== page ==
Just to give some context, I'm recapping how I've used logging frameworks in my projects so far:
- In the beginning, I used log4j.
- Circa 2001, if I remember well, I started using commons-logging, still configured with log4j. At the time I was mostly doing server-side applications; the limited amount of projects I was doing in Swing probably didn't have logging at all.
- In 2004, I was still using commons-logging, but being more involved in Jini made me more comfortable with java.util.logging.
- Since 2005/2006, I've only been using java.util.logging, partly because I dramatically increased the percentage of my Swing projects, partly because most of the server-side stuff I've been doing recently shares lots of components with my desktop projects.
Since a few months, blueMarine has been using a very simple customized version of java.util.logging: the only new feature is that every method accepts a varargs-style such as in PrintWriter.printf():
Logger logger = Logger.getLogger("name");
int x = ...;
String s = ...;
logger.fine(">>>> x=%d, s=%s", x, s);
Not only this is much more readable than concatenating string literals and variables with the + operator, but it's also faster when the log is disabled. In fact the implementation of the logging methods is encapsulated in a if (...) that tests for the current logging level; this means that string concatenations are only executed when the logging is needed:
public class Logger
private java.util.logging.Logger delegate = ...;
public void fine (String pattern, Object ... args)
In contrast, the direct use of java.util.logging forces passing a single message concatenated with +, which always makes use of string concatenation, even though the result will be thrown away because the related logging level is disabled. That's why, in performance critical sections, people uses to encapsulate java.util.logging in application code including the test for the level as in:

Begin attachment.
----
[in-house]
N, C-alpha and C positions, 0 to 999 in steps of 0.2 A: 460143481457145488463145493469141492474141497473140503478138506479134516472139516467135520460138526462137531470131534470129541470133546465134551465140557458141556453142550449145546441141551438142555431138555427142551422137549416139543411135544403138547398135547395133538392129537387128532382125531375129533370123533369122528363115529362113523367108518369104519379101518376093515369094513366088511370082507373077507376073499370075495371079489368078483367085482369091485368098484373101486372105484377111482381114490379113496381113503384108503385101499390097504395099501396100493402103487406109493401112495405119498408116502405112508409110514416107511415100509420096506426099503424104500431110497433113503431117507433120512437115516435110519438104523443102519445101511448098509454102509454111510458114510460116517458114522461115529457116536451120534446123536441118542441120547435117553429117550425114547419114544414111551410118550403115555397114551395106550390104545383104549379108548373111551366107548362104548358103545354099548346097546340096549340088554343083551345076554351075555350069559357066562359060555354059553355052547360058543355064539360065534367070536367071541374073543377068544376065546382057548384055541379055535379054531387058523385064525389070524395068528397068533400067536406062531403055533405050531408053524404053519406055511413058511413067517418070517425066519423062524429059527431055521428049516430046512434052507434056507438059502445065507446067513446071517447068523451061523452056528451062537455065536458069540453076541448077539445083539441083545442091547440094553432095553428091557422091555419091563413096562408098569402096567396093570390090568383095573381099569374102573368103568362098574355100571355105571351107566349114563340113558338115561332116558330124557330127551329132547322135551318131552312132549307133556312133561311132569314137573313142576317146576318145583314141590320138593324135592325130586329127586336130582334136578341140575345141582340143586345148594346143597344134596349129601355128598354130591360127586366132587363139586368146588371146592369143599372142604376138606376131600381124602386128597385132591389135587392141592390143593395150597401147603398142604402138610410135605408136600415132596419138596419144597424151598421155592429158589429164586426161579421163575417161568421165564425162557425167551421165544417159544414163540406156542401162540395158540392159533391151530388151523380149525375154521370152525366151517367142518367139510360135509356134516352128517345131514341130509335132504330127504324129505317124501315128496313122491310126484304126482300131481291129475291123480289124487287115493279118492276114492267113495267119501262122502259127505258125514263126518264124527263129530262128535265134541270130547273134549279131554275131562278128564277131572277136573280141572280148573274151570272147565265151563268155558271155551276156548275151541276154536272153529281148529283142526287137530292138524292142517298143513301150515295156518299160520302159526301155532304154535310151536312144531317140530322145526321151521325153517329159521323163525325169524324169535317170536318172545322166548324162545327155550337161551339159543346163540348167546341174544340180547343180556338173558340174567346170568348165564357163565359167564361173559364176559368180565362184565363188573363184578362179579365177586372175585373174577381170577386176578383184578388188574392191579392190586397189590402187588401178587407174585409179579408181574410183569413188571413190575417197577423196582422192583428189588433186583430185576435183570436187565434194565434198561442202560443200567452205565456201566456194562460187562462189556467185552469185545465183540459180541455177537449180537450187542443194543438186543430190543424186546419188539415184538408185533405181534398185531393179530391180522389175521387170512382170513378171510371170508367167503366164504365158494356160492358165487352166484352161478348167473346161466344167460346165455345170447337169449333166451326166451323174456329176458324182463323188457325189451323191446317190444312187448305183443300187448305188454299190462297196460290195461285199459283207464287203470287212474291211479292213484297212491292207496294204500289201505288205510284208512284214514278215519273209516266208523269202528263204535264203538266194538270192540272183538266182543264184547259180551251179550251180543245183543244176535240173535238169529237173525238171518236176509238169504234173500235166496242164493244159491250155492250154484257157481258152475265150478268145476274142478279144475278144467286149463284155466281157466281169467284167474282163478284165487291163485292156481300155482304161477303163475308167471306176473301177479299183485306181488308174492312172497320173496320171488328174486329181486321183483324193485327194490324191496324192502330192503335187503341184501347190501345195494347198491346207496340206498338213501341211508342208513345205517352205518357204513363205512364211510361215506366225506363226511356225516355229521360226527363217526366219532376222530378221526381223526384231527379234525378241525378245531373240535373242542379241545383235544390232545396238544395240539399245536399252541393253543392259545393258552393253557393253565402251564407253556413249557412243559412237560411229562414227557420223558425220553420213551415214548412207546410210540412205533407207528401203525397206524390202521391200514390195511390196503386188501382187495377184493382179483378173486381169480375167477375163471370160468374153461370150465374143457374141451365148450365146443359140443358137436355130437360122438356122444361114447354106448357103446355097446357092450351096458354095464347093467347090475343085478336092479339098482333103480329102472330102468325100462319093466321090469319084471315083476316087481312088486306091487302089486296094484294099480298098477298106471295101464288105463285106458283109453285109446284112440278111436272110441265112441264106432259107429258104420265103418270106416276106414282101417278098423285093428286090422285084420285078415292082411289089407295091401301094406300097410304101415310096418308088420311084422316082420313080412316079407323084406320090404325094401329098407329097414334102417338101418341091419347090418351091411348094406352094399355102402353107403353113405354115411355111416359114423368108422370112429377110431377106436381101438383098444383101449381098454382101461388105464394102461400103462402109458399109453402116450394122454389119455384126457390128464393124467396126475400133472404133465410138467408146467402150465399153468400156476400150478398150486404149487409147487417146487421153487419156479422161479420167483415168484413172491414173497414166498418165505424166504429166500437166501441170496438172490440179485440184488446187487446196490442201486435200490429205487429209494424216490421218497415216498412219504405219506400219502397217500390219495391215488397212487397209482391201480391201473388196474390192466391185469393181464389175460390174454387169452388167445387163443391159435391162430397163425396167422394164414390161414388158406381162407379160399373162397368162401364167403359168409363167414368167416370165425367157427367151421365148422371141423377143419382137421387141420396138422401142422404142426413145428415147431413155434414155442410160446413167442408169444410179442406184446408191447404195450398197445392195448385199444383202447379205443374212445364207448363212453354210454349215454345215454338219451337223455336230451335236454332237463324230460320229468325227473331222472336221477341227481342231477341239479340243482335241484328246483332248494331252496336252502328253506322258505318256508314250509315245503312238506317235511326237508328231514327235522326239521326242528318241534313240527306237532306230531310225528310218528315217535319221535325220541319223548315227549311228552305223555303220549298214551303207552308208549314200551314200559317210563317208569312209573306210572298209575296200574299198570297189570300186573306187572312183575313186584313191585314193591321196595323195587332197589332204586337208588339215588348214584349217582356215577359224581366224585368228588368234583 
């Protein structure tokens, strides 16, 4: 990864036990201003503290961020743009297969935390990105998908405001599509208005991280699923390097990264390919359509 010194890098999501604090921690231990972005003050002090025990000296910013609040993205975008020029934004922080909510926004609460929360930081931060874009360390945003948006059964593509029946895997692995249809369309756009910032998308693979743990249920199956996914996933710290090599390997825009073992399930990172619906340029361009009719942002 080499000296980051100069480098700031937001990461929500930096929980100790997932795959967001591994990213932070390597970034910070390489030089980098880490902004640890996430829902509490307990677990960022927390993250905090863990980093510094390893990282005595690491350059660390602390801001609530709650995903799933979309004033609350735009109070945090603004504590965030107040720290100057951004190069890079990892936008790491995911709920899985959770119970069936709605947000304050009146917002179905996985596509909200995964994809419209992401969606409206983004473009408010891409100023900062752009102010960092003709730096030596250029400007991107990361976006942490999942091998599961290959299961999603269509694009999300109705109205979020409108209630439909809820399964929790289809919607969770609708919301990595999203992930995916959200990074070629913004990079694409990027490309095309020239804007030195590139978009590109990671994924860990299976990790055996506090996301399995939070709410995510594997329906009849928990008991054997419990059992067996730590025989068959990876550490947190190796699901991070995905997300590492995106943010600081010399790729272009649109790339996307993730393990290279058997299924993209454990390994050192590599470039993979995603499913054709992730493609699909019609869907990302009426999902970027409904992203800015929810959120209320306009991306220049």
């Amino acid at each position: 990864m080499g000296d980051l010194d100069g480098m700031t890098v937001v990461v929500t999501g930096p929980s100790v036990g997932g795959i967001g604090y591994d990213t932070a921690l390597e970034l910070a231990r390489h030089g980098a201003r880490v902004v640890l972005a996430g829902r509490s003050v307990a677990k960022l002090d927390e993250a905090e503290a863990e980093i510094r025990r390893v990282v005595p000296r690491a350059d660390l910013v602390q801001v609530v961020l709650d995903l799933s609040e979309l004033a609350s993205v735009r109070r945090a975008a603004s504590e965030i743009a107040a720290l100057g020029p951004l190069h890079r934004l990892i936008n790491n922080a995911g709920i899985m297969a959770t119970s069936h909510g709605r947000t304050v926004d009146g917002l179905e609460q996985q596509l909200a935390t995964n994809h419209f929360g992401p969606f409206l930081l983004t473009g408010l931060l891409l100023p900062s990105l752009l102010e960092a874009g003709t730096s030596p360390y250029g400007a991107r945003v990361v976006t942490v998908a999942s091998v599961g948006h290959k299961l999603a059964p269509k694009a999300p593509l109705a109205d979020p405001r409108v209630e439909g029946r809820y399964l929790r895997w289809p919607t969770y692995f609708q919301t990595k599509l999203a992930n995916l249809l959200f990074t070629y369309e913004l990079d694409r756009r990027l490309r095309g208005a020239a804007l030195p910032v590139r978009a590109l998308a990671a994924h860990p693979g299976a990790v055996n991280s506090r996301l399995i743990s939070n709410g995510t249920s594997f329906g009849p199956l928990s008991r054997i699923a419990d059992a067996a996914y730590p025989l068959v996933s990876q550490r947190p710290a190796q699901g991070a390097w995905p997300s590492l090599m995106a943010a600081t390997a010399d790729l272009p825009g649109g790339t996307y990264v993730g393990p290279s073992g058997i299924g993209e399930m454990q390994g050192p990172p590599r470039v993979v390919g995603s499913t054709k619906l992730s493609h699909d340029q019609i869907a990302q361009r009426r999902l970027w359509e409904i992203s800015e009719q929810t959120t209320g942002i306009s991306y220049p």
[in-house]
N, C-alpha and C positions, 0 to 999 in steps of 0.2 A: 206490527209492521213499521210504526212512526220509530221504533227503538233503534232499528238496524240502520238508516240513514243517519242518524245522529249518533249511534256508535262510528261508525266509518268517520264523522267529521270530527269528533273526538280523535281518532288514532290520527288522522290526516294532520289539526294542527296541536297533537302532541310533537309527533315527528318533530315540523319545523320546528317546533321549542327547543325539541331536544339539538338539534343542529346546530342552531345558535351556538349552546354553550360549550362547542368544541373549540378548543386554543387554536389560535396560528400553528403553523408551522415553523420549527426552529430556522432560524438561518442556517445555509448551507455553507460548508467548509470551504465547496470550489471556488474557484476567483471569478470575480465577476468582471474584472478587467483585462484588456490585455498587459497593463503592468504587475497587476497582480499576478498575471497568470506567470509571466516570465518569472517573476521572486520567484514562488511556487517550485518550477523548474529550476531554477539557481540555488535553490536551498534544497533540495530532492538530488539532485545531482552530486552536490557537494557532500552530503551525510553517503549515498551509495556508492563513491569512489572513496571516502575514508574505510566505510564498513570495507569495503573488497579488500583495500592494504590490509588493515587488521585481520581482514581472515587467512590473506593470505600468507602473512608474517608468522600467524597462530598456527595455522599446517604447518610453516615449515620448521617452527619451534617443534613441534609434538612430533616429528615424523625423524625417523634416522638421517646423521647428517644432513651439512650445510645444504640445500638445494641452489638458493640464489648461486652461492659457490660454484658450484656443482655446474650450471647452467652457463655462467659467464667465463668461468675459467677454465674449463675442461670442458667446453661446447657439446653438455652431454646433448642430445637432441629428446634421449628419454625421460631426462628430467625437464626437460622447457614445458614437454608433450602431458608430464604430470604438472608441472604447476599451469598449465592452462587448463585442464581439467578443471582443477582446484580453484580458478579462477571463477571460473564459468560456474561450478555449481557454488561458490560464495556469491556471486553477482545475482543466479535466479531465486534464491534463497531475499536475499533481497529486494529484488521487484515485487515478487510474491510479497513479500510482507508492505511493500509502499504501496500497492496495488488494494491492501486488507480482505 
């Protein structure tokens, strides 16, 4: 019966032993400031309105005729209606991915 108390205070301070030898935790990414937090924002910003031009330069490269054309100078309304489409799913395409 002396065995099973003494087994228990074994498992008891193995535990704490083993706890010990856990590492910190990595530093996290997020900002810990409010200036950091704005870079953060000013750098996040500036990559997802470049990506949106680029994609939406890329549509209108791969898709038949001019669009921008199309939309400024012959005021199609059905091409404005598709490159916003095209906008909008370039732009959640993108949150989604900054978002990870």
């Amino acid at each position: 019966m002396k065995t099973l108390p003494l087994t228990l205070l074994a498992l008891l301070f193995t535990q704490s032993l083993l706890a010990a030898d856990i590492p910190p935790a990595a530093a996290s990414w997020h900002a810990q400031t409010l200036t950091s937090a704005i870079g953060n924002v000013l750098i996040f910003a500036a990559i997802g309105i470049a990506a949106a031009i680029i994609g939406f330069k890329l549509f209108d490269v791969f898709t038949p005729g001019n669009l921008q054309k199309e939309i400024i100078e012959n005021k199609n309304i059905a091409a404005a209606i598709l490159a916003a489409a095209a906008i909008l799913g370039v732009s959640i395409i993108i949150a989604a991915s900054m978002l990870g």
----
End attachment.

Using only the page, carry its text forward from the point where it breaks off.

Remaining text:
But this style introduces a lot of extra verbosity in code, making it less readable.
I don't like re-inventing the wheel, so my custom logger will be eventually replaced by SLF4J, which - among other things - offers a similar pattern-oriented logging style; furthermore, its pluggable design makes it possible to send the log data to a number of different targets. I'm not doing this immediately only because I have other priorities in blueMarine.
So, from a point of view, I would not be against the use of SLF4J in BetterBeansBinding. The only thing that worries me is that this solution introduces a dependency, while BeansBinding at the moment has got *no* dependencies. Consider that one of the constraints of BBB is to be able to work as a "drop in" replacement for BeansBinding, and with SLF4J you'd need to replace an existing jar file with TWO jar files.
So, I see the following options:
- Use java.util.logging (single jar, but verbose code)
- Copy a customized logger, similar to the one in blueMarine, to BBB (single jar, readable code, but a few classes to cut and paste, and a sensation of NIH).
- Use SLF4J and live with the dependency (multiple jars, readable code, no cut and paste).
- Use SLF4J and deliver a "OneJAR" version of BBB embedding SLF4J classes (sounds as "all pros and no cons").
Solution #4 should be compliant with the BBB and SLF4J licenses (LGPL 2.1 and MIT-like) and it's the one that I like more at the moment, but I have to check. At the moment (1.2.3-SNAPSHOT) BBB has been split in three subcomponents, so the idea of producing a "OneJAR" is already present in BBB - in addition to the capability of releasing a jar for each module, a configuration that could be used e.g. with OSGi, NetBeans Platform and in all cases when strictly replacing the original BeansBinding is not required.